This article says it will pass by the star in about 40,000 years. However, my quick and dirty calculation shows that Voyager will only be about a few light years away in 40,000 years, still quite a ways from any star. How should this be reconciled?

Bottom line, When will Voyager 1 actually encounter AC +79 3888?

Upon further inspection, this article appears to be the source.

  • $\begingroup$ This paper is a more... archival source; it cites this paper for the "40,000 year" figure, but the only copy I can find is incomplete :( . At the very least, both are journal articles, meaning that the figures were peer-reviewed, and that counts for something (i.e. it's not just a flubbed calculation by some PR person... but it could still be a flubbed calculation by the authors). $\endgroup$
    – user29
    Sep 13, 2013 at 20:59
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    $\begingroup$ Voyager 1 is currently moving at about 17 km/sec; in 40,000 years, it should travel about 2.25 light-years. Your point stands, though. $\endgroup$ Sep 13, 2013 at 22:21
  • $\begingroup$ @PearsonArtPhoto: Reference: en.wikipedia.org/wiki/Voyager_1, first paragraph $\endgroup$ Sep 13, 2013 at 23:49
  • $\begingroup$ @KeithThompson: That's what I get for using the word speed, not velocity... $\endgroup$
    – PearsonArtPhoto
    Sep 14, 2013 at 0:16

1 Answer 1


No, as far as I can tell NASA got it right. Voyager 1 isn't going fast enough to reach AC +79 3888's current position in 40,000 years -- but the star is coming to meet it.

Assuming the current speed is 17 km/sec (as stated in the first paragraph of this Wikipedia article, and that it won't slow down much beyond that, it should cover approximately 1 light-year every 17,500 years.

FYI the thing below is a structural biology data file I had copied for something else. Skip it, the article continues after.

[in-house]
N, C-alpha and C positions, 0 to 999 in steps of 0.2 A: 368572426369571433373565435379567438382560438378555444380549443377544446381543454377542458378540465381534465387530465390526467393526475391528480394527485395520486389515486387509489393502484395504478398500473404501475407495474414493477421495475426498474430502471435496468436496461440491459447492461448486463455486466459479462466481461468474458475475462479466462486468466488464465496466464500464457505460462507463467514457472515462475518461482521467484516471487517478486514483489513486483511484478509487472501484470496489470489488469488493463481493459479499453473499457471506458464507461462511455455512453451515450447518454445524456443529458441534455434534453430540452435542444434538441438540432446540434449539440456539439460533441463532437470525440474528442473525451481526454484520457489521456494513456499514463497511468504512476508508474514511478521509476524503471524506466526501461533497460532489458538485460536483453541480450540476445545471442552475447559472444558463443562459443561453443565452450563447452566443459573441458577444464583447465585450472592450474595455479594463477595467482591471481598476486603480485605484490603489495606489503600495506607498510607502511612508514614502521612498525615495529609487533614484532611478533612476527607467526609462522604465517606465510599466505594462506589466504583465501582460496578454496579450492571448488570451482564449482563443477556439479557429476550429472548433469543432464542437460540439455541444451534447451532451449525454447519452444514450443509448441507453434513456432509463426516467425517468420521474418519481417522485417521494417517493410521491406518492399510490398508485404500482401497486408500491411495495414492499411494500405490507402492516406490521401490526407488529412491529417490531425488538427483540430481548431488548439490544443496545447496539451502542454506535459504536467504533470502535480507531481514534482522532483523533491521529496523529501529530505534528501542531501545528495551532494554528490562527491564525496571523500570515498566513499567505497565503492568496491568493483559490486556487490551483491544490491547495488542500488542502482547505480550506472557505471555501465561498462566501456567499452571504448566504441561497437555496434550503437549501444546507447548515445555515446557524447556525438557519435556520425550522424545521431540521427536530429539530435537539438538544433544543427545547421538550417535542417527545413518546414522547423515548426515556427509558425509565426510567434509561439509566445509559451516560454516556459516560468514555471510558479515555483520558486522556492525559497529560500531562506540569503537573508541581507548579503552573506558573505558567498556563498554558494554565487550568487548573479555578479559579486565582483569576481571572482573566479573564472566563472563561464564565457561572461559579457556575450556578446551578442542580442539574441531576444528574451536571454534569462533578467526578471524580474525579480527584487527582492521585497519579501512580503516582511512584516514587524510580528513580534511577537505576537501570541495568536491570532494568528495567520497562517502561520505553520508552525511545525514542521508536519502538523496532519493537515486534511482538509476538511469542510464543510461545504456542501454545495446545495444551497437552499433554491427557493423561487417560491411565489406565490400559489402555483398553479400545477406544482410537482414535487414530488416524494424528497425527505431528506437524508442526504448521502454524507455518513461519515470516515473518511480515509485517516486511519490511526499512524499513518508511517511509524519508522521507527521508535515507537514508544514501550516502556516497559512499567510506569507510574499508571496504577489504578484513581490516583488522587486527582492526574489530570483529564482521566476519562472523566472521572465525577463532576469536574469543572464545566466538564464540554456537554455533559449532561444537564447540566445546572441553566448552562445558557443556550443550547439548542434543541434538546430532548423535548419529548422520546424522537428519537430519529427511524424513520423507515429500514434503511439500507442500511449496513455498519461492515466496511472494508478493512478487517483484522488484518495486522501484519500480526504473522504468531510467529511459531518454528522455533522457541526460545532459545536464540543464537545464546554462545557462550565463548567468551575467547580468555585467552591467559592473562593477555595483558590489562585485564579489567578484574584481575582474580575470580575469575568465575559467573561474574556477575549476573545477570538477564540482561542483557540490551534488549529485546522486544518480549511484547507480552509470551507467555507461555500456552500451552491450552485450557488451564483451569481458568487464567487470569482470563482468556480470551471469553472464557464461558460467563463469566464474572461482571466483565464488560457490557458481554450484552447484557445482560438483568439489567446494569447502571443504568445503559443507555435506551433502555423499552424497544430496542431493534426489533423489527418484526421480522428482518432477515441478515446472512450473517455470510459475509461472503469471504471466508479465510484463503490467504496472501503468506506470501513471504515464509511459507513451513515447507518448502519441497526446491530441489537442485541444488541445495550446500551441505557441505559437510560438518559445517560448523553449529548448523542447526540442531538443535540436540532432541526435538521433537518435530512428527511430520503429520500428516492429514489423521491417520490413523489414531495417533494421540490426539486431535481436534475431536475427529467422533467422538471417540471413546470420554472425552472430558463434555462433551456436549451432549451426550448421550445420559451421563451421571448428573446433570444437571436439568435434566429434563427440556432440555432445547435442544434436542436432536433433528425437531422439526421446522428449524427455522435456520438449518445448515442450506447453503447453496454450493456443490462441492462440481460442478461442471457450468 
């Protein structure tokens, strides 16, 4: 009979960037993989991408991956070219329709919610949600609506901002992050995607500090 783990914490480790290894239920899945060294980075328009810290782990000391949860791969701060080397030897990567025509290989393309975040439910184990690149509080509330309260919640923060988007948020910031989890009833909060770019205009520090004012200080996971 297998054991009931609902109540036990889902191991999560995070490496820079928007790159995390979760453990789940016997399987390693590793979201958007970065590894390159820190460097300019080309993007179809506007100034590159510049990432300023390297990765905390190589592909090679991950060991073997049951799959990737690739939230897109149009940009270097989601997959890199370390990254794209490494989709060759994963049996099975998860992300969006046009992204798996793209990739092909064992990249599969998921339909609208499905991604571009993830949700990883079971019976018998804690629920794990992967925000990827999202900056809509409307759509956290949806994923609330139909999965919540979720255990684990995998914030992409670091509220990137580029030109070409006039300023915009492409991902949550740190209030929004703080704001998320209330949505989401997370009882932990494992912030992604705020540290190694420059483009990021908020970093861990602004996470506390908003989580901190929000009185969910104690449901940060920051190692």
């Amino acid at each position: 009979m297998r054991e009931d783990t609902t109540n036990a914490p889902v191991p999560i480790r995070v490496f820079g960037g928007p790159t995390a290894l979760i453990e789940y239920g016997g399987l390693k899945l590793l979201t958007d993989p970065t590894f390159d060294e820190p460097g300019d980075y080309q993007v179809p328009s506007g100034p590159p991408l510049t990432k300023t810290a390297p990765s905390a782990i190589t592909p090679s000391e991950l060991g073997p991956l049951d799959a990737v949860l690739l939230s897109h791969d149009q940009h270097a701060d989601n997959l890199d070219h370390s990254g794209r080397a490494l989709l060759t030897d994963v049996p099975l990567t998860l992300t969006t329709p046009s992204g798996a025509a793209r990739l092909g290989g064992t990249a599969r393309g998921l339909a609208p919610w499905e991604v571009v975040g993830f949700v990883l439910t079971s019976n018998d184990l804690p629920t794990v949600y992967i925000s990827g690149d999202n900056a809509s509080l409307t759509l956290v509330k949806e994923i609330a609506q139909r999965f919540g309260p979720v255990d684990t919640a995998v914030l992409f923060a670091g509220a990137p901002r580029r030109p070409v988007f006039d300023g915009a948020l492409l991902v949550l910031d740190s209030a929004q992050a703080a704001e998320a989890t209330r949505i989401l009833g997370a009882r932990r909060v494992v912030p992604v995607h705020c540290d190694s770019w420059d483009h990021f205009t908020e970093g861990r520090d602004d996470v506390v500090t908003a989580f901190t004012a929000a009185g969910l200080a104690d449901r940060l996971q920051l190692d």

AC +79 3888, also known as Gliese 445, is currently about 17.6 light-years away. But the star itself is rapidly approaching us, with a current radial velocity of -119 km/sec -- nearly 7 times as fast as Voyager 1's (Sun-relative) motion.

According to the above-cited Wikipedia article, in 40,000 years, Gliese 445 will be about 3.45 light-years away (but still too dim to see with the naked eye), and Voyager 1 will be 1.6 light-years from it.

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    $\begingroup$ That makes sense. Thanks! Guess it's not that NASA made a mistake, they are just making a big deal about something that's not that big of a deal (A mere 2/3rd of the way to the star...) $\endgroup$
    – PearsonArtPhoto
    Sep 14, 2013 at 1:01
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    $\begingroup$ @PearsonArtPhoto: I'd call it a moderately big deal. 1.6 light-years is pretty close; Voyager will be closer to Gliese 445 that it will be to the Sun. And Gliese 445 itself will be closer to us than the nearest star is now. (This all assumes nobody grabs Voyager and brings it back to the Smithsonian.) $\endgroup$ Sep 18, 2013 at 23:07
  • $\begingroup$ It's a little more complicated than just being 1.6 light years "short" of Gliese 445. In 40,000 years Voyager will be about 2.3 light years from Earth. If it was aimed directly at Gliese 445 it would be about 1.2 light years short of Gliese's at that time 3.45 ly distance. However Voyager is aimed to one side of Gliese so the closest encounter will be 1.6 light years. Another complication is that Gliese 445 is not really moving towards the Sun, it's essentially passing by it, with a closest distance of 3.34 light years that will occur about 6,000 years after Voyager's closest encounter with it $\endgroup$ Nov 14, 2023 at 12:09

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